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4-5 YEAR

Sleep Schedules

A series of guides, sleep schedules, and average sleep needs that outline realistic sleep expectations for each age.

0-2 months
3-5 months
6 months
7-8 months
9-11 months
12-13 months
14-16 months
17-23 months
2-3 years
3-4 years
4-5 years

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Average sleep needs of a 4-5 year old

Sleep needs can vary between children. These guidelines are a starting point, but follow your child’s lead to make adjustments.

1 hour

Quiet Time

10.5-11.5 hours

Nighttime sleep

Average sleep needs of a 4-5 year old

Quiet Time: 1 hour

Night time sleep: 10.5-11.5 hours

Sleep needs can vary between children. These guidelines are a starting point, but follow your child’s lead to make adjustments.

Realistic Sleep Expectations

By 4 years, most preschoolers will no longer be napping on a regular basis. As with adults, there may be days that a nap is warranted (after a busy morning at the amusement park for example) or when your child falls asleep in the car on the way to Grandmaā€™s house for dinner.

Example sleep schedule for a 4-5 year old

7am

Awake for the day

2pm

Quiet Time (1 hour)

7:30/8pm

Asleep for the night

7am               Awake for the day

2pm               Quiet Time (1 hour)

7:30/8pm     Asleep for the night

4-5 year

Developmental Considerations

Anxieties & Fears

If your child is showing signs of being scared or anxious at bedtime, speak with them to see what is bothering them. They may not know exactly why they are having trouble shutting off their brains at bedtime! Opening up a dialogue can definitely help figure out what might help them feel better. Sometimes leaving the door open, or getting a nightlight is helpful. Maybe a book they read in kindergarten scared them. Maybe they saw something on the news after dinner. It helps to talk about it. Using other tools, such as guided meditations, deep breathing, progressive muscle relaxation, body scans, or just becoming more mindful of where their thoughts are taking them are all great tools to incorporate. If you feel like their worries are above and beyond what you can handle as a parent, never hesitate to bring this up with your pediatrician who can refer you to the appropriate specialist.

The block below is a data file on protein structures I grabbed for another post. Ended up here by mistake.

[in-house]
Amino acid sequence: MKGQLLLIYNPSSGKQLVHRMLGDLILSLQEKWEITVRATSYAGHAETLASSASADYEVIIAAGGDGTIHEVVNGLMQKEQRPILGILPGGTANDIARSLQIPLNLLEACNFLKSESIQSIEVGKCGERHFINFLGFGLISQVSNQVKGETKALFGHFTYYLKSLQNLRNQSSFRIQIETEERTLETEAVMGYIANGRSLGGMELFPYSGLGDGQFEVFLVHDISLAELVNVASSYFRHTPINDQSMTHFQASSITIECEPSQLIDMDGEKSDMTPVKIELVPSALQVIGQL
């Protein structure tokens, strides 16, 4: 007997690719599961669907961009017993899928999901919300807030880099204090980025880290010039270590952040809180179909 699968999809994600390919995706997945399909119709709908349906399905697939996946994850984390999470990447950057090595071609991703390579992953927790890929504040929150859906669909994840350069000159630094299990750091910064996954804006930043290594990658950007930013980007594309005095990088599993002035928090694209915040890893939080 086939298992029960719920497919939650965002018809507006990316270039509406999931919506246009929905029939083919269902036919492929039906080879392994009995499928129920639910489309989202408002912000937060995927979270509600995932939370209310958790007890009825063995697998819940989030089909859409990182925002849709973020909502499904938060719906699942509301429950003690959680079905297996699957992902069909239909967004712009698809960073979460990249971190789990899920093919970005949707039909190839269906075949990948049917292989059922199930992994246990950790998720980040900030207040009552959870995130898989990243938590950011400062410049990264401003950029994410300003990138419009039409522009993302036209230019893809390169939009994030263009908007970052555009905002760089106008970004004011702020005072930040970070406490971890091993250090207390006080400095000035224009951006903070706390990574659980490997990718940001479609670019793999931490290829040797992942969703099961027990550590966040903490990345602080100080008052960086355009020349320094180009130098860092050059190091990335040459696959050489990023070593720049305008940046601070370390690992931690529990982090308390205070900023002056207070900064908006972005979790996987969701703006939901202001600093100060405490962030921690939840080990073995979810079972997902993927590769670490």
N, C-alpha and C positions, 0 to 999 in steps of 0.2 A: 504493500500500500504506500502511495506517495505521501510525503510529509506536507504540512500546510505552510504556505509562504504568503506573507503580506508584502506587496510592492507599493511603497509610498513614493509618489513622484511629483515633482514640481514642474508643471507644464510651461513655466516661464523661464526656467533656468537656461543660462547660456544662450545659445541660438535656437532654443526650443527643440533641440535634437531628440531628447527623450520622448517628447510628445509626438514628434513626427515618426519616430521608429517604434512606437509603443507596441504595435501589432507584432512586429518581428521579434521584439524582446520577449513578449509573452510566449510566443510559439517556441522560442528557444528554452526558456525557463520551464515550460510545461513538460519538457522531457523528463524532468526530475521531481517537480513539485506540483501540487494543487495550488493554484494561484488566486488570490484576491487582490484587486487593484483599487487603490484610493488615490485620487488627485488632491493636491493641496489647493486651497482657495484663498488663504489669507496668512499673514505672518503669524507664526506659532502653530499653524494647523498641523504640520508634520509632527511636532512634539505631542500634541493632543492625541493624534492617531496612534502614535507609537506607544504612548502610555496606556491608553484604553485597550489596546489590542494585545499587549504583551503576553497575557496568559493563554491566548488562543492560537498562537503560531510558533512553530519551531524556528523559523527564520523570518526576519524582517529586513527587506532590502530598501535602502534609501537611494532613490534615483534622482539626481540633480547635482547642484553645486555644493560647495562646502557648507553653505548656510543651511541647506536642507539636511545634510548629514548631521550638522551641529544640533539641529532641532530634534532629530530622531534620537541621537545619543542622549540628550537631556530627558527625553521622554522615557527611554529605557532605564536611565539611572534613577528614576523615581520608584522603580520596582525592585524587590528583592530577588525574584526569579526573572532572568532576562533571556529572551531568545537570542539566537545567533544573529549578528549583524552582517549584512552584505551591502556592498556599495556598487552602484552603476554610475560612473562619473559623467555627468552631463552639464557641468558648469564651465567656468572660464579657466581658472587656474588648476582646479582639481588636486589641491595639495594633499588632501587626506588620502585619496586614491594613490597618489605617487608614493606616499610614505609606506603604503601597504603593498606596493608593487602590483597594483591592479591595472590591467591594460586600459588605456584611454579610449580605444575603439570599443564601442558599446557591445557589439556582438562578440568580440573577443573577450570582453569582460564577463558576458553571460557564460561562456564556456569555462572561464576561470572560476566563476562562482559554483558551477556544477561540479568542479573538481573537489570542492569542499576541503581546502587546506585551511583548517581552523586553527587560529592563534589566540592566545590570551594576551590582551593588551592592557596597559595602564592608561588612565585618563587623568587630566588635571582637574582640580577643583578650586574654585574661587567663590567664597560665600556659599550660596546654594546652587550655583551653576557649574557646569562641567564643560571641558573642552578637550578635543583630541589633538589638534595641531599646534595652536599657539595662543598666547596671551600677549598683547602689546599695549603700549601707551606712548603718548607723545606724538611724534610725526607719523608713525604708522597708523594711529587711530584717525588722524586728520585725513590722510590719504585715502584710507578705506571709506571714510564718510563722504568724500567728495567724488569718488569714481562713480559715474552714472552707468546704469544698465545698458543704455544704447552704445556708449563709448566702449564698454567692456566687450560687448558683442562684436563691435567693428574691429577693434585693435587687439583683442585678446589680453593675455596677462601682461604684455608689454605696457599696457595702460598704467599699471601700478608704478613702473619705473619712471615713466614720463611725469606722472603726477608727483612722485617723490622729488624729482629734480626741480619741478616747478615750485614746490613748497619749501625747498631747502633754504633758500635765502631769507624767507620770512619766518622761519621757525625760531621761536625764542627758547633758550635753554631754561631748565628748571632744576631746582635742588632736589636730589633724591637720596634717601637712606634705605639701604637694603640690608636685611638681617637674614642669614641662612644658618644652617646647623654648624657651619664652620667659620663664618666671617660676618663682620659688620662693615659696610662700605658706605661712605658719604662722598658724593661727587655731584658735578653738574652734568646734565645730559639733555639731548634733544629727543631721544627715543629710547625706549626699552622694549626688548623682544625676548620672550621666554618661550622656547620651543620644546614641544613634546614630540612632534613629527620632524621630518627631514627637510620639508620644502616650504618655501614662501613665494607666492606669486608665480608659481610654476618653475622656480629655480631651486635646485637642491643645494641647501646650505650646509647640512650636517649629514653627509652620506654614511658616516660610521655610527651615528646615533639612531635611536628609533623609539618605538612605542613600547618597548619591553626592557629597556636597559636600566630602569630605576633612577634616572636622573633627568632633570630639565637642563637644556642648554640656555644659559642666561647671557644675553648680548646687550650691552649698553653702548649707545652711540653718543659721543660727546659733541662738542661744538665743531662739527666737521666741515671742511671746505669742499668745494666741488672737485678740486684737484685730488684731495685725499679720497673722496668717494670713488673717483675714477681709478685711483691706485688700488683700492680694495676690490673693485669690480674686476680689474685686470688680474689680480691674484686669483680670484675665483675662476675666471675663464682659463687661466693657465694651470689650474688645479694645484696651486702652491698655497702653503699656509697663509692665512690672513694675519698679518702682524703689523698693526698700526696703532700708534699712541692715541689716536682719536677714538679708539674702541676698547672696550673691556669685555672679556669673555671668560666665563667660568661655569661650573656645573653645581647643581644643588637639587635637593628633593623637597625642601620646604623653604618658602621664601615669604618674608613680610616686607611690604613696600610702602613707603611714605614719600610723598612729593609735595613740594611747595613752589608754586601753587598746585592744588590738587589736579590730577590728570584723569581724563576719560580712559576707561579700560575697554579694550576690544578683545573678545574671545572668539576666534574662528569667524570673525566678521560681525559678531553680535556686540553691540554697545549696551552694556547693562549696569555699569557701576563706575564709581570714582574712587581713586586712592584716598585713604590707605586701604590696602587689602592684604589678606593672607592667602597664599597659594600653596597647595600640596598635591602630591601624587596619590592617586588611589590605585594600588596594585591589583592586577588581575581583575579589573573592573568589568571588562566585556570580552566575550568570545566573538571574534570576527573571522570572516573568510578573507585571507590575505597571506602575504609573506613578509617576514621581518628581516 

Attachment

By the 5th year of life, your child will be ready to give their heart to anyone that is special to them. This is a very risky stage because when you attach at the heart, you risk having it broken. You might start to notice your 4 year old start drawing hearts all over the place, or come home from kindergarten telling you that they’re in love with another kid in their class (or even their teacher!). As humans, we were never meant to parent a child whose heart we didn’t have. Once you get it, your child will want to behave for you. Not because you’ve told them to, but because they want to. 

By the 6th year of life, your child will now want to share all that is within their heart with those they love. Bedtime can become a magical place where your child opens up about their troubles, their loves, their dilemmas. They want to be known by you and want to be seen inside out. Interestingly, it’s at this same time that a child often loses their sneakiness.

Support options for parents of 4-5 year olds

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The Sleep Parenting program is amazing in that it offers unparalleled support through teething, sickness, developmental leaps, travel, daylight savings, etc. The time allotted takes into account that your baby is going to change and what you're really developing are the skills to be able to respond and support your child through those challenges which lead to longer naps, better overnights and thankfully a rested and happy mama. I am so thankful.

Kate

(John's mom)